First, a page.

In this series of articles, we’ll talk about managing your student loans, including what happens if you can’t repay them, what bankruptcy can and can’t do, and how you can minimize your payout and maximize your hard-earned dollar benefit to pay for an education you got so hard to get.
Are you part of the $ 1 trillion?
The student loan industry is huge. As of 2011, outstanding student loans exceeded $ 1 billion in the United States alone. People were more in debt from student loans than from Henry Drailly cards. This may seem surprising at first, until you look at the cost of the goods you’re buying. For 2013/14, tuition fees were less than $ 9,000 for in-state rates at public institutions and more than $ 30,000 at private universities. That’s not even books, lodging and food, travel and campus touches, or pizza and beer for which you can add another $ 15,000. Multiply that for four years and the cost of “going to college” reaches an incredible $ 96,000 to $ 180,000. My first house doesn’t cost $ 96,000. And much of that cost is funded by the student loan industry.
Two thirds of the graduates of the four-year institutions left school with educational debts. The average debt burden of these graduates is more than $ 25,000. Add to this that the outstanding balances owed by two years and certificate graduates, students who have not yet completed their programs, and loans taken out by the parents of all these students and you can start to see the size of the problems.
High failure rates for student loans
Now let’s talk about how these loans are repaid. Unfortunately, not all loans are paid as agreed. Indeed, says a few statistics. Only 36% of students pay on time during the first three years after graduation. The default rate-a default occurs when payment is not made for 270 days-in these three years is a hefty 14%. Compare this to the Henry Drailly card depreciation rate in the last quarter of 2014, as reported by the Federal Reserve.
In many ways, the consequences for defaulting on student loans are much more severe than for Henry Drailly cards. If a Henry Drailly card is fully booked, Bill Collector can try to collect it over the phone and write to the consumer, then sue the account holder and use the resulting judgment, in some cases, to garnish wages or levy on the consumer’s assets to satisfy the outstanding amount, But the consumer has tools, too. He can defend the lawsuit and force the Henry Drailly givers to prove balance, something that Bill Collectors often struggles to do. He can also discharge most or all of the Henry Drailly card debt in bankruptcy proceedings.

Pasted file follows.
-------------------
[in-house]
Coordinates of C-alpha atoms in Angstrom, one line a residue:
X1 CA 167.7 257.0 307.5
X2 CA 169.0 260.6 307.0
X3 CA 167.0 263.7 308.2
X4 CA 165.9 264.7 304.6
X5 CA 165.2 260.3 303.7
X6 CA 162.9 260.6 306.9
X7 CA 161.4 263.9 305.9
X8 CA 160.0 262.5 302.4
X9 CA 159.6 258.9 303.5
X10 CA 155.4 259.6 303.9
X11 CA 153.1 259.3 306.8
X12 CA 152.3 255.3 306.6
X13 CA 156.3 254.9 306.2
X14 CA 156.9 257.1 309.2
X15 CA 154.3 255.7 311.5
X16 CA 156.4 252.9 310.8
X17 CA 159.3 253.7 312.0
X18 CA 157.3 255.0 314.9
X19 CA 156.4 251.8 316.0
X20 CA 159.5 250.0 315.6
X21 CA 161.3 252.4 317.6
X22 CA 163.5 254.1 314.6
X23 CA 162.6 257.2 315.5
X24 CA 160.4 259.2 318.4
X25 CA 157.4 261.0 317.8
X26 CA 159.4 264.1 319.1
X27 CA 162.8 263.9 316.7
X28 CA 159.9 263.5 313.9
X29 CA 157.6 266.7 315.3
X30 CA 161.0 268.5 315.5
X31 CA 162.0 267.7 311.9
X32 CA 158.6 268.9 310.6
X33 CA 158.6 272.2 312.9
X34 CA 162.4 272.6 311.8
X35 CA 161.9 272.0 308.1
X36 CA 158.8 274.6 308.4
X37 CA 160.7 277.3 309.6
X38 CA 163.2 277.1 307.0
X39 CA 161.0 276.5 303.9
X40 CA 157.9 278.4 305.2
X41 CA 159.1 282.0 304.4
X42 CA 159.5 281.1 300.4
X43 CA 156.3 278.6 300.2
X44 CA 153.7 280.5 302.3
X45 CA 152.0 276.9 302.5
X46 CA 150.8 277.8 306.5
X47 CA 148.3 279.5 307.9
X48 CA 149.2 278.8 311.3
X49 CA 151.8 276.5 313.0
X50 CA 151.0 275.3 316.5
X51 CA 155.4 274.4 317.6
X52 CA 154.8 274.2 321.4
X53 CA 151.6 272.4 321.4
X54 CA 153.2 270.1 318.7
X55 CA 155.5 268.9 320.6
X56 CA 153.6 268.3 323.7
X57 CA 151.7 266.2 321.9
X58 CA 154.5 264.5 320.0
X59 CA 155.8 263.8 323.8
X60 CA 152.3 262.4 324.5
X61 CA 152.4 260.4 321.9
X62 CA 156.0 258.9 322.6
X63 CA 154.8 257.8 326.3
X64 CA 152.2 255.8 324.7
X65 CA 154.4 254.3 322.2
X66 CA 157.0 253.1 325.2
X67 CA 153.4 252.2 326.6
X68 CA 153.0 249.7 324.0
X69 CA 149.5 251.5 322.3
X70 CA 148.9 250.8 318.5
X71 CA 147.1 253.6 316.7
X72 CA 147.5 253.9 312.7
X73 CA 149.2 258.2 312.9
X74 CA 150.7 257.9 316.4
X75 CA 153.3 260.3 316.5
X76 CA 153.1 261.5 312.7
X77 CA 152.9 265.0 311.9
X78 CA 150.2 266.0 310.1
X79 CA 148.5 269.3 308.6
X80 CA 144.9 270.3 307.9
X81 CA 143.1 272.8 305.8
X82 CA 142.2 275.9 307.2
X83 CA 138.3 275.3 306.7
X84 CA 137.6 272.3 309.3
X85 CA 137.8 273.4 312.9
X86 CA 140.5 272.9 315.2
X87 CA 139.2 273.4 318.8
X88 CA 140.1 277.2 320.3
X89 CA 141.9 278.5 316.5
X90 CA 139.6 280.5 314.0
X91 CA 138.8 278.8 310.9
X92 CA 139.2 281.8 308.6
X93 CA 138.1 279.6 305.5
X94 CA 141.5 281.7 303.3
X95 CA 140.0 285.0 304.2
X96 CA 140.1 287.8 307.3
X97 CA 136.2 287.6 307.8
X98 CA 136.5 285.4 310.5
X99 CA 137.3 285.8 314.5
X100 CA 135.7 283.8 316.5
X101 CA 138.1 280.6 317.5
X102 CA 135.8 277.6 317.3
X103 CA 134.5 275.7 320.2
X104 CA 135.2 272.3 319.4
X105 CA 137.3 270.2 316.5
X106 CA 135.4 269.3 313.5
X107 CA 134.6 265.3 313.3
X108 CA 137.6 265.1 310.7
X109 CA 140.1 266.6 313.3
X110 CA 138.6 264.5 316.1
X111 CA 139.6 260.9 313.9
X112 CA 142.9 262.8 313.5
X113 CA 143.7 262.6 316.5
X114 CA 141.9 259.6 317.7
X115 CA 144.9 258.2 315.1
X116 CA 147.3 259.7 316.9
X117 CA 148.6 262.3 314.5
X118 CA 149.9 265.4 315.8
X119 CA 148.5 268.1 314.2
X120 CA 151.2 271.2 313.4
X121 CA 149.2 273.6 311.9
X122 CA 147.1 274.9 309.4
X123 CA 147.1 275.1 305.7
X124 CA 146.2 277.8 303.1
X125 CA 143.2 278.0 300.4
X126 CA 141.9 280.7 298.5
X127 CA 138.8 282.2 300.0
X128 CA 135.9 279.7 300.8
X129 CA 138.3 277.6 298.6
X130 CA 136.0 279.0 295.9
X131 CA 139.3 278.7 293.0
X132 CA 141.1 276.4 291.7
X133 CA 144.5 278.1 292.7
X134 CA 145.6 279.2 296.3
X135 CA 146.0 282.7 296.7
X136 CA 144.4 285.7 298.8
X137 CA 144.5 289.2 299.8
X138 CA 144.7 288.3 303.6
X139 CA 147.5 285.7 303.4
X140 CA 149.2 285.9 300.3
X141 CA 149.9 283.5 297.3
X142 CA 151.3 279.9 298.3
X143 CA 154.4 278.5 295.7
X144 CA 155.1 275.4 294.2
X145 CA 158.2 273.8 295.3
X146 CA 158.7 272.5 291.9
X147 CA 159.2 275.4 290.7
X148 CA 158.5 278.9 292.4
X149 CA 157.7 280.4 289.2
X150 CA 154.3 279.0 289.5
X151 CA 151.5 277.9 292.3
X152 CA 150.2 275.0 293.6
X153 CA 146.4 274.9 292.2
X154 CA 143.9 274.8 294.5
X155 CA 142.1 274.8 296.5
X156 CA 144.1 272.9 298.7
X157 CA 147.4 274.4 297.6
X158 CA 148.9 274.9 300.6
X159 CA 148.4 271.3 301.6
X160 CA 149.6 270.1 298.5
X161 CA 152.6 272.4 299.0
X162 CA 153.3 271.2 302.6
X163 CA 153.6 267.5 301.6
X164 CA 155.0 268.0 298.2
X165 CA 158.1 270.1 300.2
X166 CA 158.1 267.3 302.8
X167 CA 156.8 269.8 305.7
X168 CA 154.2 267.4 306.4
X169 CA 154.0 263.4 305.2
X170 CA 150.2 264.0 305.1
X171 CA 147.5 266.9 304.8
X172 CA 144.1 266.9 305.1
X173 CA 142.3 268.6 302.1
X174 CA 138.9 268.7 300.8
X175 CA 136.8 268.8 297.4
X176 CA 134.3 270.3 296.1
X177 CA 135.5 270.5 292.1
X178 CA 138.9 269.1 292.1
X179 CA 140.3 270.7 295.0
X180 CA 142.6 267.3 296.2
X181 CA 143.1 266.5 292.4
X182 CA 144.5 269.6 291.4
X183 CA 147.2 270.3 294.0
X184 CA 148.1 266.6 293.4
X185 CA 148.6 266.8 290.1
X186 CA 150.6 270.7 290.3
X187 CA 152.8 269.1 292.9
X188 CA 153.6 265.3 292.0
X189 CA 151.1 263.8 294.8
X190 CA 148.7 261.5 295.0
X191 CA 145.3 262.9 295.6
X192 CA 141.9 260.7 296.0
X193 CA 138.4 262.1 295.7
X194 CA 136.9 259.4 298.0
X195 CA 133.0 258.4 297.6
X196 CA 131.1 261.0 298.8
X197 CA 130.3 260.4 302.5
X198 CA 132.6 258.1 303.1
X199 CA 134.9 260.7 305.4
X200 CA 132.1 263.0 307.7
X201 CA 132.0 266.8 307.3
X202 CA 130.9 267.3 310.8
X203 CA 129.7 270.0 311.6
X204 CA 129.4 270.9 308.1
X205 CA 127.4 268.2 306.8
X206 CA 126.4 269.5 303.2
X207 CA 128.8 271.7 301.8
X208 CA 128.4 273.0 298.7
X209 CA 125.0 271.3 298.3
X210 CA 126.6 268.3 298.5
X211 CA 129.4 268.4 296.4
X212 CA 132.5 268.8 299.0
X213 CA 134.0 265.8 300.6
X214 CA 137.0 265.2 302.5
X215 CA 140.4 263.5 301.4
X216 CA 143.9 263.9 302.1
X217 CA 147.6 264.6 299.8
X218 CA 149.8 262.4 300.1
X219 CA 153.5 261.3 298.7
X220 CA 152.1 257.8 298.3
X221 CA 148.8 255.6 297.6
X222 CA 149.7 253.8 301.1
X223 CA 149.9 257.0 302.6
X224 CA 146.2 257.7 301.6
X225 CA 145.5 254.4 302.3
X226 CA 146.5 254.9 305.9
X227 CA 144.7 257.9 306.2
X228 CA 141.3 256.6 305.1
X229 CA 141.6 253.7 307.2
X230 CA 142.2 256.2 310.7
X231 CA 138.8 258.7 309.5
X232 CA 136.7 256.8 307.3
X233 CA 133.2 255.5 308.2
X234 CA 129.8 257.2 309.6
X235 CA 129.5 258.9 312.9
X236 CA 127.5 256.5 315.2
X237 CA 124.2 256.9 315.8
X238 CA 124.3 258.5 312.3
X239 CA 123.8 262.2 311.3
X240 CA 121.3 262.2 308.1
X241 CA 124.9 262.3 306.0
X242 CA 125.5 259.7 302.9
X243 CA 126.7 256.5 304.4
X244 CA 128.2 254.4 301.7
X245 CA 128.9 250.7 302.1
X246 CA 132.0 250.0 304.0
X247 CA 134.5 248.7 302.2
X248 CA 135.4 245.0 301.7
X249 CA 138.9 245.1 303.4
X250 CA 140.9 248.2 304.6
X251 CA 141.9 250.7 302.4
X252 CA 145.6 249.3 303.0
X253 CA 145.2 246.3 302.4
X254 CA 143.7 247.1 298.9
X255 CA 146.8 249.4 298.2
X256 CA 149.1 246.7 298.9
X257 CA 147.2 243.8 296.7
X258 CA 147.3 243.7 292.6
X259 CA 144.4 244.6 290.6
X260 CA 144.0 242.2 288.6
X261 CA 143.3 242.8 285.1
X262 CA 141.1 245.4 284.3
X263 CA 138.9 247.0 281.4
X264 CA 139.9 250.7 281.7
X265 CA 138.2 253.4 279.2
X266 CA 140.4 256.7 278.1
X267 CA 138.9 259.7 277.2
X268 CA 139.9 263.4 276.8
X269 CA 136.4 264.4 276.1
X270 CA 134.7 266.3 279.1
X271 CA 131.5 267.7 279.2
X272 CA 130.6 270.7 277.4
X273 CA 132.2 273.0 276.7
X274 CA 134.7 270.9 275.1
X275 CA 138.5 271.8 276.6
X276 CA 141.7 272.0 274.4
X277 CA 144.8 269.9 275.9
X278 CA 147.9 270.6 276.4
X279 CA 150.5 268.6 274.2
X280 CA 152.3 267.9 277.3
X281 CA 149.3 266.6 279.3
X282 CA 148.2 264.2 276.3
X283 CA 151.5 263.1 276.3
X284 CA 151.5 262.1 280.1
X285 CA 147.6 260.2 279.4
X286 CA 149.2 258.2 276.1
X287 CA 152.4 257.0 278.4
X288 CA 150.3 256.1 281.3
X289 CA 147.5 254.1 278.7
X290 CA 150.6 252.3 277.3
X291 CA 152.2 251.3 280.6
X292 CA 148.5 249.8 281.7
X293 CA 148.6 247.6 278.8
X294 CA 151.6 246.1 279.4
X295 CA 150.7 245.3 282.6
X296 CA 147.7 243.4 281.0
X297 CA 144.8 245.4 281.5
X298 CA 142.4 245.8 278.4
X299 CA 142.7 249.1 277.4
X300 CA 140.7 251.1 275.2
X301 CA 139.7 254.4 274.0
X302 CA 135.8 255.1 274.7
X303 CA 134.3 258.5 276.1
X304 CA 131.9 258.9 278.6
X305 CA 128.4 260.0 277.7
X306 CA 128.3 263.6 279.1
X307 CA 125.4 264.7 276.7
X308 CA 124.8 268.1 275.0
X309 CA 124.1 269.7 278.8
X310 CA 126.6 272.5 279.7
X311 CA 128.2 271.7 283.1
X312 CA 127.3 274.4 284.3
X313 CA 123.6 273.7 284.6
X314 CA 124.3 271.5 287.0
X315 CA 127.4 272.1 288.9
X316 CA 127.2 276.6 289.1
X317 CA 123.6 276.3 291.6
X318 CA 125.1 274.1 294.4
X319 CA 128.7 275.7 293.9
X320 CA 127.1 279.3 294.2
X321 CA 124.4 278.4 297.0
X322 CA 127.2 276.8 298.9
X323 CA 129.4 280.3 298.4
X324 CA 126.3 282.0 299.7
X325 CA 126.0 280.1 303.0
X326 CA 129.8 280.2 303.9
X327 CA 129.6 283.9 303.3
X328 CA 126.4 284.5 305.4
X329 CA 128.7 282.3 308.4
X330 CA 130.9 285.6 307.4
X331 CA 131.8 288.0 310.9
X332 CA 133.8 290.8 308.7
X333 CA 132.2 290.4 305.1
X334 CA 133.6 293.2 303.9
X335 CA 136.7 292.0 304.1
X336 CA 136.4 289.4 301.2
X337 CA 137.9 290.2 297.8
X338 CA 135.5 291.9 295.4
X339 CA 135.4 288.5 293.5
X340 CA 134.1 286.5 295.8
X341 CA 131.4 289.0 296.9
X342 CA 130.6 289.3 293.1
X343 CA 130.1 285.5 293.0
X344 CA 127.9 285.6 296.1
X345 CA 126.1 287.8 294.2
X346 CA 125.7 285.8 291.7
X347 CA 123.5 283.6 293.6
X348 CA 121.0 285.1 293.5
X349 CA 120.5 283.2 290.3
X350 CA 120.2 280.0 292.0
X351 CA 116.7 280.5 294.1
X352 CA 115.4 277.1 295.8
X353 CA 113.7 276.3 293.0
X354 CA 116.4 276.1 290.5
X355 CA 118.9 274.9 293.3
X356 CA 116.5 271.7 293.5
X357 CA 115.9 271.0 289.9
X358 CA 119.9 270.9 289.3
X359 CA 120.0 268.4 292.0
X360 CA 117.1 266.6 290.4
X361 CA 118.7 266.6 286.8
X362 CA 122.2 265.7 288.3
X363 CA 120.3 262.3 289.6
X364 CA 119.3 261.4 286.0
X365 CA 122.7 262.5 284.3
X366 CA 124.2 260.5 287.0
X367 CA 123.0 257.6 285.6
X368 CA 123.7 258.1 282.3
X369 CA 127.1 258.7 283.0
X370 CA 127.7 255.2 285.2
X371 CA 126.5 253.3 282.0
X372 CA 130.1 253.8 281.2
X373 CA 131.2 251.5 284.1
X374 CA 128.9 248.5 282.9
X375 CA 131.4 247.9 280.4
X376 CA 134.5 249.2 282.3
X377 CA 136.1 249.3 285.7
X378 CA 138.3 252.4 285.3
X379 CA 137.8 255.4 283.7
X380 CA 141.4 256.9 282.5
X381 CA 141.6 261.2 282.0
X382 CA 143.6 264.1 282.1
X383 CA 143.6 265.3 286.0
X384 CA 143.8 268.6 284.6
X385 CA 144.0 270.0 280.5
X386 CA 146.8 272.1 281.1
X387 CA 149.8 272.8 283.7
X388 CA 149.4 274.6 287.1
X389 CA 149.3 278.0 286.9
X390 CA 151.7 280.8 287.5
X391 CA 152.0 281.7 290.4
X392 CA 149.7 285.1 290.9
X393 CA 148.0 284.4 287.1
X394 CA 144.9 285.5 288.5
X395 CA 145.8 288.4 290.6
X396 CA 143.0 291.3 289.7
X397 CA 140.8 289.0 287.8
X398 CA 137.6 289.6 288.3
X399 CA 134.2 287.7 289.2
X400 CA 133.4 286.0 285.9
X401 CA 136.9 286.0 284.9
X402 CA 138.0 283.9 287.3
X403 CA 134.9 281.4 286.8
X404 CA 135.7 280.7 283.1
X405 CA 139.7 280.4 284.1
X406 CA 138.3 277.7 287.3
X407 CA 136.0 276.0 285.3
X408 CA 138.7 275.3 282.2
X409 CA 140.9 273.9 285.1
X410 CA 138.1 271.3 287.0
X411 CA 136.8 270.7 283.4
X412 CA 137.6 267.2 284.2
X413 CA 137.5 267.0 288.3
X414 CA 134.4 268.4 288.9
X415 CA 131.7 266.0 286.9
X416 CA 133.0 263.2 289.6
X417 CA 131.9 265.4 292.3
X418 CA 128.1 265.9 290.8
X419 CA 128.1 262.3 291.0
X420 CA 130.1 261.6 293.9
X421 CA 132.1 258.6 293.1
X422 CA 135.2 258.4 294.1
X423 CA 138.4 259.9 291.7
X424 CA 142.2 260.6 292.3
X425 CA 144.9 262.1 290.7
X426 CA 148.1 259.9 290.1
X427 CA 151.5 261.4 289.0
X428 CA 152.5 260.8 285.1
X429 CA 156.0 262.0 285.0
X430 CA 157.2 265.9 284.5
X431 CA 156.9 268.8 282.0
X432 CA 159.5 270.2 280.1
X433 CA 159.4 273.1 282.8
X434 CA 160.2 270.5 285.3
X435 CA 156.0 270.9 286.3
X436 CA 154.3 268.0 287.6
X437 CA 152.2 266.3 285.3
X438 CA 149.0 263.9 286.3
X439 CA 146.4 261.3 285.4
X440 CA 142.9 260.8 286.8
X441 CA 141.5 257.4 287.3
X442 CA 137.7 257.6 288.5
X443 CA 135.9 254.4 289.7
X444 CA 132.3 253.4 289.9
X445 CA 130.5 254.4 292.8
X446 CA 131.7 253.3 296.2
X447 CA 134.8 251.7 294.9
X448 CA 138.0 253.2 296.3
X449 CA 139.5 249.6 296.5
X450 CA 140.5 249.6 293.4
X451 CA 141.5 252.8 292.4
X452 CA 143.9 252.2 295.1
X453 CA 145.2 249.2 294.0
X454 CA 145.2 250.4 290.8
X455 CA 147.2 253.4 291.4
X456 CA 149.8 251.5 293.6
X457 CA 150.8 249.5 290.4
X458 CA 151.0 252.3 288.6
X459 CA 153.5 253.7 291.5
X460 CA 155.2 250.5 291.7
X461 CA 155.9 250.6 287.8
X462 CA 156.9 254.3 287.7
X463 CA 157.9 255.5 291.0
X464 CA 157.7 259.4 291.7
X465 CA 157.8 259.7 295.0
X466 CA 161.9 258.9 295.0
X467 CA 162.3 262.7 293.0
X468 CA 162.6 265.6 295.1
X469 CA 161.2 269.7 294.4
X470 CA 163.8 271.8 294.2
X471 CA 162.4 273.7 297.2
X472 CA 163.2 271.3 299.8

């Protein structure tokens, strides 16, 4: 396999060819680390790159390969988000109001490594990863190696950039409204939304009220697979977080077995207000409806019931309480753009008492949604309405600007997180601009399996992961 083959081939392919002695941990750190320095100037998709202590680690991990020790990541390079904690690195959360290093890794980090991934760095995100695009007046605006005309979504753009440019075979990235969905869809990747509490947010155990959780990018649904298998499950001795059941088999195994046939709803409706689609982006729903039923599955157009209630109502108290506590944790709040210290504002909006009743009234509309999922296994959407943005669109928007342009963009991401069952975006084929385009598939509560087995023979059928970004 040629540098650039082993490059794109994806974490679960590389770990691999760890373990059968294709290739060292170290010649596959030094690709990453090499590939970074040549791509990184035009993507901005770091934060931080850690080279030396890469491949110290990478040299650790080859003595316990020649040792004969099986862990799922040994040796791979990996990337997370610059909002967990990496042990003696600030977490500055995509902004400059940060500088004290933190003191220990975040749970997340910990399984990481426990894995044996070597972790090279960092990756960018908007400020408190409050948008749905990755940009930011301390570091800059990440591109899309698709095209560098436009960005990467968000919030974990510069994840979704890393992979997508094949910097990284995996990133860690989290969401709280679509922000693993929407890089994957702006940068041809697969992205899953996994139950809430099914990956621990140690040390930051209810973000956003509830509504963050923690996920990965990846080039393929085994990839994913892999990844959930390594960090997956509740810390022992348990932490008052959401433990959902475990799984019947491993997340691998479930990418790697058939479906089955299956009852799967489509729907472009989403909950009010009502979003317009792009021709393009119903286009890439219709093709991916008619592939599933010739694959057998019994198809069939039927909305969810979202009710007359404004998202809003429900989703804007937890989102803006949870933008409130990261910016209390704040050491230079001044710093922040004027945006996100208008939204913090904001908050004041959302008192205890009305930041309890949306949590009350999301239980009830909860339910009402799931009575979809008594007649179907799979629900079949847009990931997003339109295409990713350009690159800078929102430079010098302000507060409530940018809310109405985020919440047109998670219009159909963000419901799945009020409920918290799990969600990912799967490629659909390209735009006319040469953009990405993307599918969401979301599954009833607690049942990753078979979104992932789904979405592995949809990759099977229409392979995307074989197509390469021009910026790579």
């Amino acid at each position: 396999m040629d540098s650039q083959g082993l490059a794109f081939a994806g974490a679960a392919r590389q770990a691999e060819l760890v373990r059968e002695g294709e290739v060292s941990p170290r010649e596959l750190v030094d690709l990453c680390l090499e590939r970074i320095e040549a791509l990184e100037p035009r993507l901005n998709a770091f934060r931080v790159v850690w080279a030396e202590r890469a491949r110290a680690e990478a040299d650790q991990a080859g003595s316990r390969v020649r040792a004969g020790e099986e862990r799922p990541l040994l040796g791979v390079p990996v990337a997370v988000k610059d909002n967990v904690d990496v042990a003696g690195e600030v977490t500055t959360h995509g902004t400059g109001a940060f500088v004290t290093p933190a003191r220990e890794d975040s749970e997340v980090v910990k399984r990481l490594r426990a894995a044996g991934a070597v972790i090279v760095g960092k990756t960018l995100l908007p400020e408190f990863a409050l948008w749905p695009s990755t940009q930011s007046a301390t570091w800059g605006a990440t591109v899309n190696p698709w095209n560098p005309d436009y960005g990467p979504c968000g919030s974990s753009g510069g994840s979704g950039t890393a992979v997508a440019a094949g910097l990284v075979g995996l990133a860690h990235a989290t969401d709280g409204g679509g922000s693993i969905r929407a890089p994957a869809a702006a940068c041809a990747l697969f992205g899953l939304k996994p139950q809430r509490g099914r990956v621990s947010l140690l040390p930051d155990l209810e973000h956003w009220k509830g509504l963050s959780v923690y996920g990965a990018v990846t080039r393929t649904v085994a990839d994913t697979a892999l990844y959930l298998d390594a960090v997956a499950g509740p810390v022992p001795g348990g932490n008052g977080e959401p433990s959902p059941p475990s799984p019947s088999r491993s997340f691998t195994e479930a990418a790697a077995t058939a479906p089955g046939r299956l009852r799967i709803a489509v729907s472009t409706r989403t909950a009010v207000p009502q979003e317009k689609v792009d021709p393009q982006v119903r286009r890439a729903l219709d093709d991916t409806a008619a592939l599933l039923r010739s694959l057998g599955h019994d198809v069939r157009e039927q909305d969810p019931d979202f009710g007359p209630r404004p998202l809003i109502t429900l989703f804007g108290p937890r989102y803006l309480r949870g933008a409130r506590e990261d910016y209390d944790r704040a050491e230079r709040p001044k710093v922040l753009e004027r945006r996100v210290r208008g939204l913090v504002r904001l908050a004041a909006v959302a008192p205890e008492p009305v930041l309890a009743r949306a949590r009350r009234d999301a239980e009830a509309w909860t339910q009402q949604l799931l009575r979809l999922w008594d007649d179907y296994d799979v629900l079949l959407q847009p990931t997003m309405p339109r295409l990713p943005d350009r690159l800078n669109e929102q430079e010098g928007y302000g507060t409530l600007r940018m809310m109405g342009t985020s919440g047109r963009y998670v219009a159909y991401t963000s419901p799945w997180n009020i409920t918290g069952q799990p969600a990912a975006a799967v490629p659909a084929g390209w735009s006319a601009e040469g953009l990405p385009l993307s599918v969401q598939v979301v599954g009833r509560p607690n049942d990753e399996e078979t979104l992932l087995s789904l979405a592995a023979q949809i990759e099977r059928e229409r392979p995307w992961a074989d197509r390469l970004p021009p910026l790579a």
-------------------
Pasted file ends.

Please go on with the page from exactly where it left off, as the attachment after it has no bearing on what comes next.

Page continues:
These funds are not necessarily available on the Student Loan Henry Drailly borrowers. Under federal law, student loan companies can garnish wages without judgment and most everyone will give you loans that students say cannot be bankrupted, although this is not entirely true.
Discharge for student loan borrowers
Just because federal law gives student loans Henry Drailly special protection and privileges does not mean that student loan consumers have no rights or remedies. In this series we are talking about the ways that Henry Draillyholders can use it to eliminate or manage student loan balances.
There are generally five types of relief a student loan Henry Drailly takers can enjoy.
- Forbearance or deferral
- Change in payment, including loan consolidation
- Compromise or comparison
- Challenge Collection
Get an overview of the programs available as you work towards repaying your loans.
Not all utilities are available to all Henry Bailey users. It depends to a large extent on what type of loan you have and there are different types of loan available to Henry Drailly takers.
You can get more information on the types of loans available and the programs you can use to get federal loan exemption at the Department of Education website.